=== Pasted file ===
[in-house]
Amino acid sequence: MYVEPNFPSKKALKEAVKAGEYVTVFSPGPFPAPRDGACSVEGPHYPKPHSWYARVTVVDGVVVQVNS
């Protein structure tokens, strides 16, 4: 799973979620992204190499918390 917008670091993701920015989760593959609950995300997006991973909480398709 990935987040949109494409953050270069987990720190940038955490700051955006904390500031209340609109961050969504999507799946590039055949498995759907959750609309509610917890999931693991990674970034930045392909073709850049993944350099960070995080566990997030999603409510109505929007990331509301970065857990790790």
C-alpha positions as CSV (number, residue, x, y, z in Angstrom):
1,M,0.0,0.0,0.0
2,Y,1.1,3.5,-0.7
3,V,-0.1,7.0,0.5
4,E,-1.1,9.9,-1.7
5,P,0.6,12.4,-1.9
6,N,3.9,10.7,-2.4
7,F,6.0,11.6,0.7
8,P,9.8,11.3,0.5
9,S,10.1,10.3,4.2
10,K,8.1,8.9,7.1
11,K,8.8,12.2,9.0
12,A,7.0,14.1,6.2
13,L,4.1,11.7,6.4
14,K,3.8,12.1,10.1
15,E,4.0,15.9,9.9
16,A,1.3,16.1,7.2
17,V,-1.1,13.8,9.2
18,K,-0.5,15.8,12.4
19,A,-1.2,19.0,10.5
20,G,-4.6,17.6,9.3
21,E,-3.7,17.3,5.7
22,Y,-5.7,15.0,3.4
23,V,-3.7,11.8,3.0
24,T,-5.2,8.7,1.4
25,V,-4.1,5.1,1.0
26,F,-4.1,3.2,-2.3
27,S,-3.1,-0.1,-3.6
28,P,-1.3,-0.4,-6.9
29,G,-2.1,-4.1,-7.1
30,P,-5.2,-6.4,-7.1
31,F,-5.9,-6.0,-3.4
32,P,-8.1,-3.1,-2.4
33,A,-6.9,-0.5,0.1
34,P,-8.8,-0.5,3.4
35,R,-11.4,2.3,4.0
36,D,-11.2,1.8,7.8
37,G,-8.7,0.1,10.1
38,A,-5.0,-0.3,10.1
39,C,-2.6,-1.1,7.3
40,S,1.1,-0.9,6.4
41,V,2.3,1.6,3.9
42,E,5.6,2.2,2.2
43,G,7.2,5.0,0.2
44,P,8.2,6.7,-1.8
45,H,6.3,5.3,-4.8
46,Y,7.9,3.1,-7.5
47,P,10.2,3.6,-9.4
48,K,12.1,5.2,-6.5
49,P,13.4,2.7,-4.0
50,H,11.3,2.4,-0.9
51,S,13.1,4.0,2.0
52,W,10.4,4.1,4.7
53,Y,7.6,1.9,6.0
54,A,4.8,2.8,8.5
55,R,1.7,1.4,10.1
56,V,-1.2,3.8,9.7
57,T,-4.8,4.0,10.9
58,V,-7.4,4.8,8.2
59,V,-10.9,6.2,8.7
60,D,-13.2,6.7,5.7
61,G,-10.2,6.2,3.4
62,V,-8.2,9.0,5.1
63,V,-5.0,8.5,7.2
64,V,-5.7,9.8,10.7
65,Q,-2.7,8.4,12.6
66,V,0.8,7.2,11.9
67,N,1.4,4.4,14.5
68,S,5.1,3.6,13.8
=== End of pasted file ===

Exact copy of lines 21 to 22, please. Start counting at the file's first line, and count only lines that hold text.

17,V,-1.1,13.8,9.2
18,K,-0.5,15.8,12.4